#447  from Innovative Leader Volume 9, Number 1          January 2000

Five Time-Management Mistakes
by Donald E. Wetmore, Ph.D.

Dr. Wetmore, from Shelton, CT, is a speaker and consultant on time management.  He can be reached at: phone (800) 969-377; fax (203) 9298151; email ctsem@msn.com; www.balancetime.com

Time management is not necessarily working harder, but rather, smarter.  To accomplish significantly more, we need not necessarily increase our efforts. As an example, in a horse race, the first horse earns a $50,000 purse and the second earns $25,000. The first horse gets twice as much money as the runner-up, not because it ran twice as far or twice as fast. It was only a “nose ahead.”

So it is with our daily results. We need not run twice as fast or put in twice the effort to significantly increase our daily success. We only need to be a "nose ahead" of where we already are. We are already quite productive. The real challenge is: how much more productive can we become?

A lot of our time management has to do with more of what we are not doing, rather than what we are doing. Sometimes our mistakes and omissions keep us from running at full pace.

Here are five time management mistakes we should all avoid to help us increase our successes both on and off the job, in less time, and with less stress.

1. Start your day without a plan of action. You will begin your day by responding to the loudest voice (the squeaky wheel gets the grease) and spend it in a defensive mode, responding to other people's and events' demands. The tail will wag the dog. If there is a void of leadership in your time-management life, someone will fill that void.  Other people will take all of your time if you let them. You will have worked hard but may not have done enough of the right things. Time management is not doing the wrong things quicker. That just gets us nowhere faster. Time management is doing the right things.

2. Get out of balance in your life. Our lives are made up of seven vital areas: health, family, financial, intellectual, social, professional, and spiritual. We will not necessarily spend time every day in each area or equal amounts of time in each area. But if, in the long run, we spend a sufficient quantity and quality of time in each area, our lives will be in balance. If we neglect any one area, never mind two or three, we will eventually sabotage our success. Much like a table, if one leg is longer than the rest, it will make the entire table wobbly. If we don't take time for health, our family life and social life are hurt. If our financial area is out of balance, we won’t be able to focus adequately on our professional goals.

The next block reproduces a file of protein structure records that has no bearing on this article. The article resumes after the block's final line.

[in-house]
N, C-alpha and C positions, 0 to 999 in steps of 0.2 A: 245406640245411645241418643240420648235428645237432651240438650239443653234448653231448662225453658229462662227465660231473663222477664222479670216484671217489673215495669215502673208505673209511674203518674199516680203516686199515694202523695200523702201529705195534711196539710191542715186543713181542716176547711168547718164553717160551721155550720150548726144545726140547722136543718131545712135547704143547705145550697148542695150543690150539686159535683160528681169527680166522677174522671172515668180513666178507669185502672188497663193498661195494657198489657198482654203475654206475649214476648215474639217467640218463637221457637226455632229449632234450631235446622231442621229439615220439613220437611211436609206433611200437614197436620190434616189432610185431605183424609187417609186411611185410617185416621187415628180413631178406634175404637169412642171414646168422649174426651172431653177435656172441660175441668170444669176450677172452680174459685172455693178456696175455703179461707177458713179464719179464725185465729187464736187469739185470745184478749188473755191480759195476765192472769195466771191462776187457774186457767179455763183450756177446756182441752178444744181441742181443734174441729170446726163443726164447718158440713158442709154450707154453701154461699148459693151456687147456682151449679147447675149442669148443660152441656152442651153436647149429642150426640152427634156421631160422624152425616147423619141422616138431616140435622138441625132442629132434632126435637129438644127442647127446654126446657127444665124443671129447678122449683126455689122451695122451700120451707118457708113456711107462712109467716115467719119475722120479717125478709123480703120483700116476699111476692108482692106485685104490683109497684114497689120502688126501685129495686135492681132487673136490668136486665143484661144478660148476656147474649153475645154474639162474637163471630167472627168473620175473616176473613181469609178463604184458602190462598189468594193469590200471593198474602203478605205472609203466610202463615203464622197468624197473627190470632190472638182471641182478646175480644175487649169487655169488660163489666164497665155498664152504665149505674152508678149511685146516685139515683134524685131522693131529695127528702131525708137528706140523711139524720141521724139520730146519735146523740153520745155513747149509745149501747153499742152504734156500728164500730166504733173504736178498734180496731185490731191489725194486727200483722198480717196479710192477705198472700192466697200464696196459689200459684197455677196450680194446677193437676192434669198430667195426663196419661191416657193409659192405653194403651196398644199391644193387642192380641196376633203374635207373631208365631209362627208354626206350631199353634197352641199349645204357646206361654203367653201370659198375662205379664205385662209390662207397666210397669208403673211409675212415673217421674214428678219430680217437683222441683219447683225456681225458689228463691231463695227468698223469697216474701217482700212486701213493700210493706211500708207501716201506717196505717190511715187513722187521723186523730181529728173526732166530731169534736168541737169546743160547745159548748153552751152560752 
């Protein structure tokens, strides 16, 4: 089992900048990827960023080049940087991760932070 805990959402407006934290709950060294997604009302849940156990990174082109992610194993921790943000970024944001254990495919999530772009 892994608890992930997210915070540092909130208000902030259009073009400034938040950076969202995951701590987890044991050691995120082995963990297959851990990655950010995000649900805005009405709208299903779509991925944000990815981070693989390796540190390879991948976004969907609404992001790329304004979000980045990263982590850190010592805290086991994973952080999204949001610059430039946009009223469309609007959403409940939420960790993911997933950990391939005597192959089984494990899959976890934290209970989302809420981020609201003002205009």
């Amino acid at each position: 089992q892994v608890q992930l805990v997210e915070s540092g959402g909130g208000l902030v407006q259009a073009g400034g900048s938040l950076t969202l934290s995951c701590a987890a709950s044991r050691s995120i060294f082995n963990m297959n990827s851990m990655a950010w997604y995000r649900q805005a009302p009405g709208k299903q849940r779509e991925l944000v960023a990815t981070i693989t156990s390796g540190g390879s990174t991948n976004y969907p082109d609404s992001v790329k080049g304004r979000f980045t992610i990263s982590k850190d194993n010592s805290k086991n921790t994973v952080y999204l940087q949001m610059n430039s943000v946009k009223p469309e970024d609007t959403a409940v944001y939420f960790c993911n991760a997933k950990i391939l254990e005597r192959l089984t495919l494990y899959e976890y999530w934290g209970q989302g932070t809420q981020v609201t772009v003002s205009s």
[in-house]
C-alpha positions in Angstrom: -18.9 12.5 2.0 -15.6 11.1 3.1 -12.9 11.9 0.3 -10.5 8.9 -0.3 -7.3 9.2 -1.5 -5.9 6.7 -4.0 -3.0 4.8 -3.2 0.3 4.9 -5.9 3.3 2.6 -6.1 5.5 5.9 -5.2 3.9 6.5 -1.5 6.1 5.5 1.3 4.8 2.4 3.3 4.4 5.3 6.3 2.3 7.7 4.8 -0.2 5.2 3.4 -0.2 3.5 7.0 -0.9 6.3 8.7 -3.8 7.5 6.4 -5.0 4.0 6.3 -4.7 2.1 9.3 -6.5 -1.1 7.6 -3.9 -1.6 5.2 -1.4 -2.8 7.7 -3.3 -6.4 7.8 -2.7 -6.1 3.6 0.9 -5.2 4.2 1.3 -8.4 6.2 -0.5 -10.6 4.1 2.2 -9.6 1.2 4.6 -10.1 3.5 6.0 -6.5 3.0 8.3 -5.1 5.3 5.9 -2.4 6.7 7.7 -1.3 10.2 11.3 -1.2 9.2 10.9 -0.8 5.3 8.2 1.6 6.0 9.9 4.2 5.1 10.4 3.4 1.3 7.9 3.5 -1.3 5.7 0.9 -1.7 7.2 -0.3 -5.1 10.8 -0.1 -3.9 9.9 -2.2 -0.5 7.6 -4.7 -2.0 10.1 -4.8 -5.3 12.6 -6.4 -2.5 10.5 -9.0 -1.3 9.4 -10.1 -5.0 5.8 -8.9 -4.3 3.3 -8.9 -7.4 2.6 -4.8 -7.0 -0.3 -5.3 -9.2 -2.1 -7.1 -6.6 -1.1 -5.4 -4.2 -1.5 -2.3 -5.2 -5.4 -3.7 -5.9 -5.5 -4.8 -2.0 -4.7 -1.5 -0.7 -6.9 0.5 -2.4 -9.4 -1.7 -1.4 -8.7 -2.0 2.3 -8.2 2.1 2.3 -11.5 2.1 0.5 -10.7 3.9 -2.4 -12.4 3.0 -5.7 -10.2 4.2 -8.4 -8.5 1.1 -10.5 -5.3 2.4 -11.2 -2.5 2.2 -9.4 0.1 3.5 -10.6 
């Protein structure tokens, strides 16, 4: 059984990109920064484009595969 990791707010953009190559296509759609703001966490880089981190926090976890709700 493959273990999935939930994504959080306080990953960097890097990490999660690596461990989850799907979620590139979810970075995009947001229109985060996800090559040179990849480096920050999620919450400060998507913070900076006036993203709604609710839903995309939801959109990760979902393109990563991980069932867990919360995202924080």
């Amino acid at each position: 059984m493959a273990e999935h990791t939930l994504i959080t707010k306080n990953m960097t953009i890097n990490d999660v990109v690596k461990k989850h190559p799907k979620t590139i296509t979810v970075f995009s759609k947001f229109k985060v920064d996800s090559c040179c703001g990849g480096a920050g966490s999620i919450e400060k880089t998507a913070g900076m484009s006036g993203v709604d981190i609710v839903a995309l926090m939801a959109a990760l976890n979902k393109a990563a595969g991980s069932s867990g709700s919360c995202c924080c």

3. Work with a messy desk or work area. The person who works with a messy desk spends, on average, one and a half hours per day looking for things, or being distracted by things. That's seven and a half hours per week. ("Out of sight-out of mind." The reverse is true too, "In sight, in mind.")  It's not a solid block of an hour and a half, but a minute here and a minute there and, like a leaky hot water faucet, drip, drip, drip, it doesn't seem like a major loss, but at the end the day, we're dumping gallons of hot water down the drain. If you have ever visited the office of a top manager, typically, that person is working with a clean desk. Many would attribute this observation to that person's access to other staff members. I’d bet, however, that even in the manager’s early career, he or she likely worked with a clean desk.

4. Don't get enough sleep. Nearly 75% of us complain that we are flat-out tired. Most people get an appropriate quantity of sleep, but they lack quality sleep. Their days are filled with so much stress that sleep becomes fitful.  If you plan your day, and work your plan, you will get more done, feel a higher sense of accomplishment, experience less stress, and enjoy a more restful night's sleep.

5. Don't take a lunch break. Many do not take a lunch break, working through that time period in the hope that it will give them more time to produce results. It may work just the opposite. After doing what we do for several hours, we start to "dull out." Sure, we can work through lunch and be productive, but that’s not the issue. The issue is how much more productive we can be. A lunch break, even a fifteen-minute one, gives us a chance to get our batteries all charged up again to more effectively handle the afternoon's challenges. We are then less likely to procrastinate.  We’ll go head-to-head with those difficult tasks that will make a significant difference in our productivity.

So, be sure not to fall into any of these time-management mistakes.  You’ll likely win by even more than “a nose.”

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